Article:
Magazine article The Spectator

It's a Knockout

Magazine article The Spectator

It's a Knockout

Article excerpt

Frost/Nixon Donmar Warehouse

There's a moment towards the end of Frost/Nixon when the narrator, Jim Reston, launches an attack on television that is guaranteed to strike a chord with the entire metropolitan class. 'The first and greatest sin of television is that it simplifies, ' he says. 'Great, complex ideas, tranches of time, whole careers, become reduced to a single snapshot.'

I don't know whether Peter Morgan, the author of Frost/Nixon, believes this, but I hope he doesn't because the reason his play is so good is that he has spent almost his entire career writing for television. (He wrote The Deal - the award-winning docudrama about Blair and Brown - as well as the latest version of Colditz. ) He knows how to create characters with a few economical strokes. He knows how to devise a plot. Above all, he knows how to grab an audience's attention and then hold it for the best part of two hours.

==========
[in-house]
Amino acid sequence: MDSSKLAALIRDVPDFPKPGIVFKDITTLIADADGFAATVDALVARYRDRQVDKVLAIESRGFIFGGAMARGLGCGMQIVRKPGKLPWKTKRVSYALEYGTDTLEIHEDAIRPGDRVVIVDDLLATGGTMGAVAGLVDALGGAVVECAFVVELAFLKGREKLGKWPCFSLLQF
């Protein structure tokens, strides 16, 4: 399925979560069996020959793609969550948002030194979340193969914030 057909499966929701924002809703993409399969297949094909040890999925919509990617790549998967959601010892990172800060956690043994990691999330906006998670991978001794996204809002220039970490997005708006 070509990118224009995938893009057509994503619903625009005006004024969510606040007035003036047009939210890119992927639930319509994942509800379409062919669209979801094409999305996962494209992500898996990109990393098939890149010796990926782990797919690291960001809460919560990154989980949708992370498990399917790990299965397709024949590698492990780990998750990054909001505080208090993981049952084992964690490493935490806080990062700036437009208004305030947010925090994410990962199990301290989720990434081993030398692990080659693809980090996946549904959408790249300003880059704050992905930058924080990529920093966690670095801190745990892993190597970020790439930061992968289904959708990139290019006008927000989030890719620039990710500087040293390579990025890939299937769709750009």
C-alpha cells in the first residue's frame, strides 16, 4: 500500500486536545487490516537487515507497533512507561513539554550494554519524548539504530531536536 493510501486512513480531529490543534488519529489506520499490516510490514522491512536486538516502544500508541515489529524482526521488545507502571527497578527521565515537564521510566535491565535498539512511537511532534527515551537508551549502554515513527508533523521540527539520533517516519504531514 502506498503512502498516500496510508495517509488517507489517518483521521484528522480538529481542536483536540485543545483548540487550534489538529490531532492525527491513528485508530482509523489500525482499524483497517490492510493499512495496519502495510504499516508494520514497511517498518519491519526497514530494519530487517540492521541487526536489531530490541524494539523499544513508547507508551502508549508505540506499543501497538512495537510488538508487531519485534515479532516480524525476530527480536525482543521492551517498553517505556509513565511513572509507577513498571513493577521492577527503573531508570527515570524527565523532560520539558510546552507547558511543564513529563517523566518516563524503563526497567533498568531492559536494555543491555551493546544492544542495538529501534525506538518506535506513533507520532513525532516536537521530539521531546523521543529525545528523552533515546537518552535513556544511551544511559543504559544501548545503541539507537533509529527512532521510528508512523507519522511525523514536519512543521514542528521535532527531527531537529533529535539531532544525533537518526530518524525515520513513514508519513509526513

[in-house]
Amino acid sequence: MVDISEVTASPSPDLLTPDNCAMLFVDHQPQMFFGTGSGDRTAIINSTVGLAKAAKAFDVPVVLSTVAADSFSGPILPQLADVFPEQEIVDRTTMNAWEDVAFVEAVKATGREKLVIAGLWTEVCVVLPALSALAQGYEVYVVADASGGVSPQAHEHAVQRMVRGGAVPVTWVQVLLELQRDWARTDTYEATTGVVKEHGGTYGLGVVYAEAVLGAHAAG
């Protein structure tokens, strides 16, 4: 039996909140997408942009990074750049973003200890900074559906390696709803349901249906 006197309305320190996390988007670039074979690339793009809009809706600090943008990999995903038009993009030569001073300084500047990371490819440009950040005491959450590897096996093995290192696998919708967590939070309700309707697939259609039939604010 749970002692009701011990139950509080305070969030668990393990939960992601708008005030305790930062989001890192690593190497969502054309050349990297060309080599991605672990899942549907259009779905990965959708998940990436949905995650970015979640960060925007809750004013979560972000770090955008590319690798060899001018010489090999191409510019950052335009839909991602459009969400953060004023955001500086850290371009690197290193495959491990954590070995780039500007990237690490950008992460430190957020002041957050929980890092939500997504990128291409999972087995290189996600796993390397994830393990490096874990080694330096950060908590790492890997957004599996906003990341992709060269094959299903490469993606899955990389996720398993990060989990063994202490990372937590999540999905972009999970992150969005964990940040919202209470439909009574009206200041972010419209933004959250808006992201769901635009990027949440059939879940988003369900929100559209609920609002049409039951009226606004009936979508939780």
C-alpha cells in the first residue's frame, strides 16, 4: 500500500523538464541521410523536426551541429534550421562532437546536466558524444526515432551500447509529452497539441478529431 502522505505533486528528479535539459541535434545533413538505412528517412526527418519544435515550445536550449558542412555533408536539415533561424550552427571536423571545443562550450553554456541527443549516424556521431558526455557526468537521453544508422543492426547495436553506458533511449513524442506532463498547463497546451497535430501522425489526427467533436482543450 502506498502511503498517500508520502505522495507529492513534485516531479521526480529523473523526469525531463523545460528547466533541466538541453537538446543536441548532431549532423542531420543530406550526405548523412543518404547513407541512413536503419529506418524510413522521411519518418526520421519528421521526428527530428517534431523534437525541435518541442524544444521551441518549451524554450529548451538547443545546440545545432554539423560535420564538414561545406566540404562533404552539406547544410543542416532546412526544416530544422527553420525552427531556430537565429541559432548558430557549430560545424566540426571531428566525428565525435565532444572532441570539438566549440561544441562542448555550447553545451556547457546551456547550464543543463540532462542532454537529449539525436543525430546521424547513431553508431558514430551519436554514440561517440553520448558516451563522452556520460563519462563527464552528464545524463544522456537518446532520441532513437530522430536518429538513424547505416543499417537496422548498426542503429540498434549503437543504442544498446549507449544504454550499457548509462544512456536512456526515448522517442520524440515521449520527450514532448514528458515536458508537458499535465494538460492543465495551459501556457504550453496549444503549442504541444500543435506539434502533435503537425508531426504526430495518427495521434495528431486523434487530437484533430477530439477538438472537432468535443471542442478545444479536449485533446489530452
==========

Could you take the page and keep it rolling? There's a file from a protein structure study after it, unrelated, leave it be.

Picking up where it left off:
On the face of it, Frost/Nixon is a straightforward docudrama about the series of interviews that David Frost conducted with Richard Nixon in 1977 - the most watched current-affairs programme in the history of television, according to Reston. We learn about the protracted negotiations that preceded the meeting between the two men, the months of preparation, the interviews themselves, and the immediate aftermath. This in itself is interesting enough, but Morgan has succeeded in giving this confrontation real dramatic power by, rather ingeniously, utilising the conventions of the boxing picture.

In Morgan's version of events, David Frost is the Sylvester Stallone character in the first Rocky movie, the rank outsider who's given a shot at the title because the powers-that-be think it will make for a good PR stunt. Nixon, by contrast, is Apollo Creed, the arrogant, heavyweight champion who fatally underestimates his opponent. Predictably enough, when Frost and Nixon get in the ring together, the wily ex-President wins round after round until it looks as though the challenger is about to throw in the towel. But, in the final round, Frost digs deep and manages to find an inner core of steely resolve.

Against all odds, he fights back and, eventually, lands a killer punch - a blow from which Tricky Dicky never recovers. At the end of the play, Nixon is out for the count and Frost is the new heavyweight champ. …

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